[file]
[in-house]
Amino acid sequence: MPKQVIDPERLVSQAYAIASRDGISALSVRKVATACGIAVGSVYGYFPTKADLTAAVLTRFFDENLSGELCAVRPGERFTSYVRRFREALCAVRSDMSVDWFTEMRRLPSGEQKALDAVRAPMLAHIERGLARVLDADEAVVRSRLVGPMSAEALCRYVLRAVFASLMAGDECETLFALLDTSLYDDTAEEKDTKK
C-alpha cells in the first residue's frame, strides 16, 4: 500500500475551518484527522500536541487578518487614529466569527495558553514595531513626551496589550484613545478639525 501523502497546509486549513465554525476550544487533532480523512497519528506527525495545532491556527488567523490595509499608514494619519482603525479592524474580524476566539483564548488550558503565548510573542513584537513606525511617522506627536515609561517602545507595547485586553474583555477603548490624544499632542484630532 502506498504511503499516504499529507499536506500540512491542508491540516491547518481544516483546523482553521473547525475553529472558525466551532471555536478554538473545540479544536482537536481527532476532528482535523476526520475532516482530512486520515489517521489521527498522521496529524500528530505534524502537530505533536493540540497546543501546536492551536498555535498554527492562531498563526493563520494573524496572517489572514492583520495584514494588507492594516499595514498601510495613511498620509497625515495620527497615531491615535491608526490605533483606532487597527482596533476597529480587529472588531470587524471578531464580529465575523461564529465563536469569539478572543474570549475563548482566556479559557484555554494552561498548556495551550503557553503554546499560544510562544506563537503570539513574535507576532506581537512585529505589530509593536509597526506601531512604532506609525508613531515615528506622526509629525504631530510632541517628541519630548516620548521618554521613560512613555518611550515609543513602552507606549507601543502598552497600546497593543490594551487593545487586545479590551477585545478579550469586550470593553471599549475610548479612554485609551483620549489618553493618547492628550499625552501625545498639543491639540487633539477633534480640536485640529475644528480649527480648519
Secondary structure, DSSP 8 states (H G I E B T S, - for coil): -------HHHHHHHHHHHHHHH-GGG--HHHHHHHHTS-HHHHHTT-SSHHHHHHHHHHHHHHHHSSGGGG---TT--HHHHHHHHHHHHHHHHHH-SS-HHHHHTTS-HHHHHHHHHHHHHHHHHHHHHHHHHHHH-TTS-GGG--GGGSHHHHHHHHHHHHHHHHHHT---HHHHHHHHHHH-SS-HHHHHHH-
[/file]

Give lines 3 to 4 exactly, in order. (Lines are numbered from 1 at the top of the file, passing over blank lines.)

C-alpha cells in the first residue's frame, strides 16, 4: 500500500475551518484527522500536541487578518487614529466569527495558553514595531513626551496589550484613545478639525 501523502497546509486549513465554525476550544487533532480523512497519528506527525495545532491556527488567523490595509499608514494619519482603525479592524474580524476566539483564548488550558503565548510573542513584537513606525511617522506627536515609561517602545507595547485586553474583555477603548490624544499632542484630532 502506498504511503499516504499529507499536506500540512491542508491540516491547518481544516483546523482553521473547525475553529472558525466551532471555536478554538473545540479544536482537536481527532476532528482535523476526520475532516482530512486520515489517521489521527498522521496529524500528530505534524502537530505533536493540540497546543501546536492551536498555535498554527492562531498563526493563520494573524496572517489572514492583520495584514494588507492594516499595514498601510495613511498620509497625515495620527497615531491615535491608526490605533483606532487597527482596533476597529480587529472588531470587524471578531464580529465575523461564529465563536469569539478572543474570549475563548482566556479559557484555554494552561498548556495551550503557553503554546499560544510562544506563537503570539513574535507576532506581537512585529505589530509593536509597526506601531512604532506609525508613531515615528506622526509629525504631530510632541517628541519630548516620548521618554521613560512613555518611550515609543513602552507606549507601543502598552497600546497593543490594551487593545487586545479590551477585545478579550469586550470593553471599549475610548479612554485609551483620549489618553493618547492628550499625552501625545498639543491639540487633539477633534480640536485640529475644528480649527480648519
Secondary structure, DSSP 8 states (H G I E B T S, - for coil): -------HHHHHHHHHHHHHHH-GGG--HHHHHHHHTS-HHHHHTT-SSHHHHHHHHHHHHHHHHSSGGGG---TT--HHHHHHHHHHHHHHHHHH-SS-HHHHHTTS-HHHHHHHHHHHHHHHHHHHHHHHHHHHH-TTS-GGG--GGGSHHHHHHHHHHHHHHHHHHT---HHHHHHHHHHH-SS-HHHHHHH-